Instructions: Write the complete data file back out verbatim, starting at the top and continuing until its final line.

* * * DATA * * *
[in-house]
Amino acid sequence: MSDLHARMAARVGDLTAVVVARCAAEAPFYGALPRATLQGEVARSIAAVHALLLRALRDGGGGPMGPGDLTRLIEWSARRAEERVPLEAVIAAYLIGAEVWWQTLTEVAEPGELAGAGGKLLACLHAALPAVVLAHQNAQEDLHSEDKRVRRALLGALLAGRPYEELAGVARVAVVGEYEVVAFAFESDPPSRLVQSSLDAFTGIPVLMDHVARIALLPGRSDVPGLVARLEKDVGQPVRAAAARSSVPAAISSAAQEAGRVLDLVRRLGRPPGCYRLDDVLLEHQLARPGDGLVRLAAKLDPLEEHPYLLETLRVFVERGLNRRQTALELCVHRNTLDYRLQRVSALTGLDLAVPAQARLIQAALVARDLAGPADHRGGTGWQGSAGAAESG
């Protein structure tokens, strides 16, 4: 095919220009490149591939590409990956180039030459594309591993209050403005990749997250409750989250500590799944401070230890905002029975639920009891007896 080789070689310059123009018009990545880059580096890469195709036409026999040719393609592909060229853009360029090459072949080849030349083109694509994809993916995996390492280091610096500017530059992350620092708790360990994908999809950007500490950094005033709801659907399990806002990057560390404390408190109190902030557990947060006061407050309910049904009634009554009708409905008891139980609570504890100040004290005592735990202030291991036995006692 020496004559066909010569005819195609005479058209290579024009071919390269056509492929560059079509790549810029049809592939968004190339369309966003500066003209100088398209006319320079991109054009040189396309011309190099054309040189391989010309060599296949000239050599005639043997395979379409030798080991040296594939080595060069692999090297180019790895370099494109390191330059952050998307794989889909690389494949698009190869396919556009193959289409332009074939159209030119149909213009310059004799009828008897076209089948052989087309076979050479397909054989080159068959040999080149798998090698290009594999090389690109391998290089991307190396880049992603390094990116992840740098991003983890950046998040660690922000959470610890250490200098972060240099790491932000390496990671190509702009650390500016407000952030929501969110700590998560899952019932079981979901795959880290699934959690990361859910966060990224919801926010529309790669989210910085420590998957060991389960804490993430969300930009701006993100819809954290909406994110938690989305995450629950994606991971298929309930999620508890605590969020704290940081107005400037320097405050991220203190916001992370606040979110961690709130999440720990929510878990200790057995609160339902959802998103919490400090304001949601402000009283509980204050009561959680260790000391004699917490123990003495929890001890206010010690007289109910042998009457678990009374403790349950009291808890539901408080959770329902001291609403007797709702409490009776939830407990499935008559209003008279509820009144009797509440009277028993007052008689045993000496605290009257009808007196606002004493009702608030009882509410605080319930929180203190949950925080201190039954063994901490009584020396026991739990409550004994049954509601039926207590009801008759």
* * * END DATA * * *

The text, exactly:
[in-house]
Amino acid sequence: MSDLHARMAARVGDLTAVVVARCAAEAPFYGALPRATLQGEVARSIAAVHALLLRALRDGGGGPMGPGDLTRLIEWSARRAEERVPLEAVIAAYLIGAEVWWQTLTEVAEPGELAGAGGKLLACLHAALPAVVLAHQNAQEDLHSEDKRVRRALLGALLAGRPYEELAGVARVAVVGEYEVVAFAFESDPPSRLVQSSLDAFTGIPVLMDHVARIALLPGRSDVPGLVARLEKDVGQPVRAAAARSSVPAAISSAAQEAGRVLDLVRRLGRPPGCYRLDDVLLEHQLARPGDGLVRLAAKLDPLEEHPYLLETLRVFVERGLNRRQTALELCVHRNTLDYRLQRVSALTGLDLAVPAQARLIQAALVARDLAGPADHRGGTGWQGSAGAAESG
């Protein structure tokens, strides 16, 4: 095919220009490149591939590409990956180039030459594309591993209050403005990749997250409750989250500590799944401070230890905002029975639920009891007896 080789070689310059123009018009990545880059580096890469195709036409026999040719393609592909060229853009360029090459072949080849030349083109694509994809993916995996390492280091610096500017530059992350620092708790360990994908999809950007500490950094005033709801659907399990806002990057560390404390408190109190902030557990947060006061407050309910049904009634009554009708409905008891139980609570504890100040004290005592735990202030291991036995006692 020496004559066909010569005819195609005479058209290579024009071919390269056509492929560059079509790549810029049809592939968004190339369309966003500066003209100088398209006319320079991109054009040189396309011309190099054309040189391989010309060599296949000239050599005639043997395979379409030798080991040296594939080595060069692999090297180019790895370099494109390191330059952050998307794989889909690389494949698009190869396919556009193959289409332009074939159209030119149909213009310059004799009828008897076209089948052989087309076979050479397909054989080159068959040999080149798998090698290009594999090389690109391998290089991307190396880049992603390094990116992840740098991003983890950046998040660690922000959470610890250490200098972060240099790491932000390496990671190509702009650390500016407000952030929501969110700590998560899952019932079981979901795959880290699934959690990361859910966060990224919801926010529309790669989210910085420590998957060991389960804490993430969300930009701006993100819809954290909406994110938690989305995450629950994606991971298929309930999620508890605590969020704290940081107005400037320097405050991220203190916001992370606040979110961690709130999440720990929510878990200790057995609160339902959802998103919490400090304001949601402000009283509980204050009561959680260790000391004699917490123990003495929890001890206010010690007289109910042998009457678990009374403790349950009291808890539901408080959770329902001291609403007797709702409490009776939830407990499935008559209003008279509820009144009797509440009277028993007052008689045993000496605290009257009808007196606002004493009702608030009882509410605080319930929180203190949950925080201190039954063994901490009584020396026991739990409550004994049954509601039926207590009801008759």